Illustration: Eniola Odetunde/Axios

Housing affordability is becoming a central obstacle to Americans’ ability to retire, especially for those living on fixed and limited incomes.

The big picture: The high cost of housing is a growing problem for older Americans in supply-constrained and wealth-divided cities, and for developers of senior housing facing a growing preference for “aging in place.”

Driving the news: While developers saw the looming wave of retiring Baby Boomers as a gold mine, many are instead finding the growing trend of seniors remaining in their homes is leaving them with empty buildings, according to the Wall Street Journal.

"In a city like San Francisco where you can’t afford to retire, many of our members can’t afford to leave — they're in rent-controlled apartments," says Jacqueline Jones, whose nonprofit, NEXT Village, helps seniors stay in their homes.

  • There’s a shortage of affordable housing for seniors.
  • Deanna, a 65-year-old retired social worker in San Jose, tells Axios she's been on one waitlist for five years and waited a year for her current apartment.

By the numbers: Next year, the average social security monthly payment will be $1,503.

  • The average studio in San Jose was $2,017 in the second quarter of 2019.
  • A studio at Atria Senior Living in Foster City, Calif. costs $5,800 per month, per its website.

What’s next: The number of older renters earning 50% or less of their area’s median income is projected to grow to 7.6 million, according to a 2016 report from the Joint Center for Housing Studies of Harvard University.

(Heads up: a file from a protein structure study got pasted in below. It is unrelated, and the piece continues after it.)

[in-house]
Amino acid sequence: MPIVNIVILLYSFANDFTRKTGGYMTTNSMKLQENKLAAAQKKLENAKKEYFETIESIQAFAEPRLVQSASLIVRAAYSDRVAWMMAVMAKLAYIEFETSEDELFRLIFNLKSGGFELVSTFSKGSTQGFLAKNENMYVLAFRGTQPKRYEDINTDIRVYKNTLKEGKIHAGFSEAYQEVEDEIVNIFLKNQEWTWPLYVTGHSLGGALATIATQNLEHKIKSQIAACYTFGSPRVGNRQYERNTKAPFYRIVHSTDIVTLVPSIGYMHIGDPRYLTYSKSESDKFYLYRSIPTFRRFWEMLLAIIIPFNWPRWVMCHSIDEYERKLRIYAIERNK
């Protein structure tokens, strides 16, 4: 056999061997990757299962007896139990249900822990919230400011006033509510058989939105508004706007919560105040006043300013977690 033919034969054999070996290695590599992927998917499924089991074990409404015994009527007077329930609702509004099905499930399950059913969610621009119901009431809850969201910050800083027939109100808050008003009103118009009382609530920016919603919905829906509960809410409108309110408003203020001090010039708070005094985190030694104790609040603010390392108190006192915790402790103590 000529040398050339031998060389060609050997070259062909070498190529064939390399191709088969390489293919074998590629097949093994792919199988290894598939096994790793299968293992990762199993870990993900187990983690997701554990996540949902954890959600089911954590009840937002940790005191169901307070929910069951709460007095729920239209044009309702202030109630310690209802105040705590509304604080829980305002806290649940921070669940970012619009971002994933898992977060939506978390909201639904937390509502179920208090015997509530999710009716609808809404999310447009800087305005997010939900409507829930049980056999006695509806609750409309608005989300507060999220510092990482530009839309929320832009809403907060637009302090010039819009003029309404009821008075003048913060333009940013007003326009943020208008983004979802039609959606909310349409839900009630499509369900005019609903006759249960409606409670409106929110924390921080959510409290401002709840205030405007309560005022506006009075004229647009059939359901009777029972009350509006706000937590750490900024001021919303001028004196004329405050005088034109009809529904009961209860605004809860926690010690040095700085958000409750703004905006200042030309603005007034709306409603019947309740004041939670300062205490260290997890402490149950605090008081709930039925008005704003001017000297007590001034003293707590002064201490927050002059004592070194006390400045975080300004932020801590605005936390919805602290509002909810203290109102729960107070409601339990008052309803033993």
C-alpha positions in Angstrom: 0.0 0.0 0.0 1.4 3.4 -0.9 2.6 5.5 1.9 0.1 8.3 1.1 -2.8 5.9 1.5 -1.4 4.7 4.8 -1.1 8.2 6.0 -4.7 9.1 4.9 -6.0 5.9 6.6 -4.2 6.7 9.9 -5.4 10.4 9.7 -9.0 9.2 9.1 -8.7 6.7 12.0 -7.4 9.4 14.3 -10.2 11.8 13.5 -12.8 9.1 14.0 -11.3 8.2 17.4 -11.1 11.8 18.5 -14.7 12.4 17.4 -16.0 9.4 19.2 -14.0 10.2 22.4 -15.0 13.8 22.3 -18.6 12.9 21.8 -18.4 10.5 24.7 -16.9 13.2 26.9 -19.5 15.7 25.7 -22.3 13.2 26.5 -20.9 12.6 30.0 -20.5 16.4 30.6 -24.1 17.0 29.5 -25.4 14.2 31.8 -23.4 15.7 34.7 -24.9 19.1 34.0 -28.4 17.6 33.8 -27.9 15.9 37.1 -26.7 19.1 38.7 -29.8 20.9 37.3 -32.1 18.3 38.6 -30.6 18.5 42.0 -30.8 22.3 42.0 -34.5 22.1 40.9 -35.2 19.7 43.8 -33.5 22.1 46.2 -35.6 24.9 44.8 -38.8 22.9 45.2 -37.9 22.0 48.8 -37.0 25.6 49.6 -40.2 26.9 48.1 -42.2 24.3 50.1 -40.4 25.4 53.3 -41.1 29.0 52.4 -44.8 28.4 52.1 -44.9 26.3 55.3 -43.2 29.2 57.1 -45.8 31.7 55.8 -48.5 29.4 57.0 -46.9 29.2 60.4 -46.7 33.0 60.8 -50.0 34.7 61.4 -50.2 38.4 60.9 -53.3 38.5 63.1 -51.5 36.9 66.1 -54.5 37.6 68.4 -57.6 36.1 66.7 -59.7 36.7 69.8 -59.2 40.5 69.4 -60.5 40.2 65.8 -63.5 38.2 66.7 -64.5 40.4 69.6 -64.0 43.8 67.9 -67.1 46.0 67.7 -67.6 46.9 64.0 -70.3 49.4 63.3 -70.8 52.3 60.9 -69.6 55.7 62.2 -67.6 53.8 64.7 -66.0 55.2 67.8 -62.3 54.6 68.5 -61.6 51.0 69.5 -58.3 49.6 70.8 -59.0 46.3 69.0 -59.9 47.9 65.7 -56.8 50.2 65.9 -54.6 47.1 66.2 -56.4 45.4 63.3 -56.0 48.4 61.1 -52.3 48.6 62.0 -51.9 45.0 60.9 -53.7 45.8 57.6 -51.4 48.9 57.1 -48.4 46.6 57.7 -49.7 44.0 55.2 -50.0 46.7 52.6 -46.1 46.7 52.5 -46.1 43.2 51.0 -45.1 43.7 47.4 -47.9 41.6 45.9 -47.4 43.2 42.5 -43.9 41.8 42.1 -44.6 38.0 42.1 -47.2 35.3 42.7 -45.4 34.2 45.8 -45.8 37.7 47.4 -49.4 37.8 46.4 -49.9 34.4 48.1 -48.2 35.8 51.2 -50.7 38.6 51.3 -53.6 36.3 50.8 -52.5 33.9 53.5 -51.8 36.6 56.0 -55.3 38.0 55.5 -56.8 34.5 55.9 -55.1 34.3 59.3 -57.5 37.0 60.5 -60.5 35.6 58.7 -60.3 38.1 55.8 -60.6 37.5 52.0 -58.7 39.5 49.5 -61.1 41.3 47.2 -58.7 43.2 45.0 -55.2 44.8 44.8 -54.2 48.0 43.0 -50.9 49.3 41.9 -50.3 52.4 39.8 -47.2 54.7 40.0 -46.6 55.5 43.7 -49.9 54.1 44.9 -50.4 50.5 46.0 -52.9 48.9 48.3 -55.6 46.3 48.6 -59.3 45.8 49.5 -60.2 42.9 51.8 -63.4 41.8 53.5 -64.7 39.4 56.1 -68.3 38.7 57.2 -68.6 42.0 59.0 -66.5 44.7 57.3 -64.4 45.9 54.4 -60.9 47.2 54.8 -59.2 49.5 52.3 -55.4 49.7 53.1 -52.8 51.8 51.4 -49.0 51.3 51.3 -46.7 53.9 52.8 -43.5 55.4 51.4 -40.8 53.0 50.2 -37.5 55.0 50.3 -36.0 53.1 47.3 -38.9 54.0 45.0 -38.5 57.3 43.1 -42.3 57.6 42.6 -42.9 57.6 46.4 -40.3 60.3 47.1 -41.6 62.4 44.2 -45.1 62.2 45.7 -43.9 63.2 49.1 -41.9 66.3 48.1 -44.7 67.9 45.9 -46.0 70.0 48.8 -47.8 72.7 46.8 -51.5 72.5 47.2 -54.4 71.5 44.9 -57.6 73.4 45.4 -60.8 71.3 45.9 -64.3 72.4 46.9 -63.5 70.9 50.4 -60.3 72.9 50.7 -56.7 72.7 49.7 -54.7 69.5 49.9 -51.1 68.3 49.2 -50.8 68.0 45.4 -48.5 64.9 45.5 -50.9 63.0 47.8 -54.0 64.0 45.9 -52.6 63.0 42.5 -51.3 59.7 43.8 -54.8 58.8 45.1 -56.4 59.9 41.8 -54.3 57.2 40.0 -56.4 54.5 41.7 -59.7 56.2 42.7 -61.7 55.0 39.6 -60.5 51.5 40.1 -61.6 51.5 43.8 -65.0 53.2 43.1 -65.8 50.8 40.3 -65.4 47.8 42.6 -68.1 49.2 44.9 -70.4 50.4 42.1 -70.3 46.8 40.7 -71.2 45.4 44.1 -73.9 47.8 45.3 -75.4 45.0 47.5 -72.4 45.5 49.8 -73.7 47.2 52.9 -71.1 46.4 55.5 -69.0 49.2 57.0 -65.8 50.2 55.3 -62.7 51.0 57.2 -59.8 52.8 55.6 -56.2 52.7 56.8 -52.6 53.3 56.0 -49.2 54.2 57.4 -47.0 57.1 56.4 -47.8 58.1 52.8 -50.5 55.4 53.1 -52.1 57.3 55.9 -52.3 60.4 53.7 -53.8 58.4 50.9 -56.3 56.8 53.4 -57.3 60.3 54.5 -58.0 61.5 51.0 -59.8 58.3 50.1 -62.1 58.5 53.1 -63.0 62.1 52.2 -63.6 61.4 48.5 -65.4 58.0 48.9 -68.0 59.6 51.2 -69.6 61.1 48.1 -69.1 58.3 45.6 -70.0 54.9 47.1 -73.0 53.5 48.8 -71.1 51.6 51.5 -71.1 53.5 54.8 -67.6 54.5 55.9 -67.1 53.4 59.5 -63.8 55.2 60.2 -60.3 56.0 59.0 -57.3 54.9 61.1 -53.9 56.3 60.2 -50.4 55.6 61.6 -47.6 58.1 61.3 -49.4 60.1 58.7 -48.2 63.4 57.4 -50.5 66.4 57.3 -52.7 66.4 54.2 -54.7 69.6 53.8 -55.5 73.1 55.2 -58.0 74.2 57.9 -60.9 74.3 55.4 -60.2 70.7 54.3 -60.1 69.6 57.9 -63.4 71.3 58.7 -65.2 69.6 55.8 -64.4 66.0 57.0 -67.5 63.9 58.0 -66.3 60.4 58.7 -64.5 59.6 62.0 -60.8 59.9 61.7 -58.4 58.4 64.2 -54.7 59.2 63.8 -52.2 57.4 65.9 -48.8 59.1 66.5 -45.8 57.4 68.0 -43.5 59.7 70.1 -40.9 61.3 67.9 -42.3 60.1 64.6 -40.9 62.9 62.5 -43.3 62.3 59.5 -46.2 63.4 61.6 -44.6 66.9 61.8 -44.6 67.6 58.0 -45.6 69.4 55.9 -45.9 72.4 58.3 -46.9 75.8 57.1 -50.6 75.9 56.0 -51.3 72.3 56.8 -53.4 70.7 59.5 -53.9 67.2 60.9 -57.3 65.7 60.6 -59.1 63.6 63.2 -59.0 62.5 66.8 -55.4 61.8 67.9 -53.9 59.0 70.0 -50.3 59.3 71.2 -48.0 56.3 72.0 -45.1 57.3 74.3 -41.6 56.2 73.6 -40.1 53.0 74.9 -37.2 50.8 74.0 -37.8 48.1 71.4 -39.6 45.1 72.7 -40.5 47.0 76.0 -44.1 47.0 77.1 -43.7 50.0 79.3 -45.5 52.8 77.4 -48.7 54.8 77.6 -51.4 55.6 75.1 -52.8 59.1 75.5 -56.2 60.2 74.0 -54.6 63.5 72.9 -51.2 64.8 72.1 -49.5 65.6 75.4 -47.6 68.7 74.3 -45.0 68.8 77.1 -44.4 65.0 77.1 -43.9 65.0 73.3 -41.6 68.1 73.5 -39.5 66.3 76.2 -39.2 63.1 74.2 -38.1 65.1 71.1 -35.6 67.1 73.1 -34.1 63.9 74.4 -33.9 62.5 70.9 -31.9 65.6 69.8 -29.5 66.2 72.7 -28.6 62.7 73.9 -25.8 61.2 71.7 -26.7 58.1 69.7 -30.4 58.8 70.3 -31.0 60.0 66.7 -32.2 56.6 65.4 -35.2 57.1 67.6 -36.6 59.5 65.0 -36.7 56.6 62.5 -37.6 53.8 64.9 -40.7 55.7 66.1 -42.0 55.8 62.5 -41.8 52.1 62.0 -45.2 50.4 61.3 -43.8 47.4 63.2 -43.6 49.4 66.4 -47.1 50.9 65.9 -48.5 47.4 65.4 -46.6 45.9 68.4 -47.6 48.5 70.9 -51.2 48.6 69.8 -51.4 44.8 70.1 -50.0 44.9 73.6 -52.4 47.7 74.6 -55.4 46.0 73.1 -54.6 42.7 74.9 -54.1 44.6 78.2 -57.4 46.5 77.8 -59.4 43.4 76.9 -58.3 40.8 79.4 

• Of the total projected 27.2 million low-income older households, 10.6 million (nearly 40%) will be 80 and over.

Go deeper:

Go deeper

Natural gas pipeline project cancelled after Supreme Court victory

Photo: Rafael Henrique/SOPA Images/LightRocket via Getty Images

Dominion Energy announced Sunday it has agreed to sell its natural gas transmission and storage network to Warren Buffett's Berkshire Hathaway in a deal valued at $10 billion, including the assumption of debt.

Why it matters: The deal comes as Duke Energy Corp. and Dominion Energy announced they are canceling their plans for the $8 billion Atlantic Coast Pipeline following a Supreme Court ruling. The ruling removed major hurdles for the companies, but "recent developments have created an unacceptable layer of uncertainty and anticipated" for the project.

Trump campaign "strongly" encourages face masks at outdoor rally

Photo: Jabin Botsford/The Washington Post via Getty Images

The Trump campaign will be providing face masks and hand sanitizer for all attendees at an upcoming rally Saturday in Portsmouth, New Hampshire.

  • The campaign said in an email on Sunday that attendees are "strongly encouraged" to wear the masks.

Why it matters: The campaign's first coronavirus-era rally in Tulsa, Oklahoma, was notable for its lack of masks.

Updated 3 hours ago - Politics & Policy

Coronavirus dashboard

Illustration: Aïda Amer/Axios

  1. Global: Total confirmed cases as of 2 p.m. ET: 11,317,637 — Total deaths: 531,729 — Total recoveries — 6,111,910Map.
  2. U.S.: Total confirmed cases as of 2 p.m. ET: 2,852,807 — Total deaths: 129,718 — Total recoveries: 894,325 — Total tested: 34,858,427Map.
  3. States: Photos of America's pandemic July 4 ICU beds in Arizona hot spot near capacity — Houston mayor warns about hospitals
  4. Public health: U.S. coronavirus infections hit record highs for 3 straight days.
  5. Politics: Former Trump official Tom Bossert says face masks “are not enough”
  6. World: Mexican leaders call for tighter border control as infections rise in U.S.
  7. Sports: Sports return stalked by coronavirus
  8. 1 📽 thing: Drive-in movie theaters are making a comeback.